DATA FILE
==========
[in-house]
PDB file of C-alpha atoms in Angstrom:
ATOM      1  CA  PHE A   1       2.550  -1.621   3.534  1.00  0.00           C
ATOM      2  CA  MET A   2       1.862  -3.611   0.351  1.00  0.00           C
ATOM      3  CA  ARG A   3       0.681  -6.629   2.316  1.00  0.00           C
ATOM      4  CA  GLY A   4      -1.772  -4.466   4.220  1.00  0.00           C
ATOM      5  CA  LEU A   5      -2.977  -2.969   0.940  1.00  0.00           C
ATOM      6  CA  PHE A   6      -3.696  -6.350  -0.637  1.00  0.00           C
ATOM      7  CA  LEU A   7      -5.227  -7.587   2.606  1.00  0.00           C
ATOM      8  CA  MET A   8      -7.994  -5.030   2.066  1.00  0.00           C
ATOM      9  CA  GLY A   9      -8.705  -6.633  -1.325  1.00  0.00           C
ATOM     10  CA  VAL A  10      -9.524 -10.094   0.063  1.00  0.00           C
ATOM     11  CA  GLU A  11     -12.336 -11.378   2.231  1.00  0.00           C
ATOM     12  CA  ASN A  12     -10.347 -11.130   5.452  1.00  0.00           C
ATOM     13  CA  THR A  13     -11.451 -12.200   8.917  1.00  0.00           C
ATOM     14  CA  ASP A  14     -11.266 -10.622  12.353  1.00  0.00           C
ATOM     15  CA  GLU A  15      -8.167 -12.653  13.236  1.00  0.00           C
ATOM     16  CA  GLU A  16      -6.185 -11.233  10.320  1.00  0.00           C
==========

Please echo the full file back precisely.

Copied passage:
[in-house]
PDB file of C-alpha atoms in Angstrom:
ATOM      1  CA  PHE A   1       2.550  -1.621   3.534  1.00  0.00           C
ATOM      2  CA  MET A   2       1.862  -3.611   0.351  1.00  0.00           C
ATOM      3  CA  ARG A   3       0.681  -6.629   2.316  1.00  0.00           C
ATOM      4  CA  GLY A   4      -1.772  -4.466   4.220  1.00  0.00           C
ATOM      5  CA  LEU A   5      -2.977  -2.969   0.940  1.00  0.00           C
ATOM      6  CA  PHE A   6      -3.696  -6.350  -0.637  1.00  0.00           C
ATOM      7  CA  LEU A   7      -5.227  -7.587   2.606  1.00  0.00           C
ATOM      8  CA  MET A   8      -7.994  -5.030   2.066  1.00  0.00           C
ATOM      9  CA  GLY A   9      -8.705  -6.633  -1.325  1.00  0.00           C
ATOM     10  CA  VAL A  10      -9.524 -10.094   0.063  1.00  0.00           C
ATOM     11  CA  GLU A  11     -12.336 -11.378   2.231  1.00  0.00           C
ATOM     12  CA  ASN A  12     -10.347 -11.130   5.452  1.00  0.00           C
ATOM     13  CA  THR A  13     -11.451 -12.200   8.917  1.00  0.00           C
ATOM     14  CA  ASP A  14     -11.266 -10.622  12.353  1.00  0.00           C
ATOM     15  CA  GLU A  15      -8.167 -12.653  13.236  1.00  0.00           C
ATOM     16  CA  GLU A  16      -6.185 -11.233  10.320  1.00  0.00           C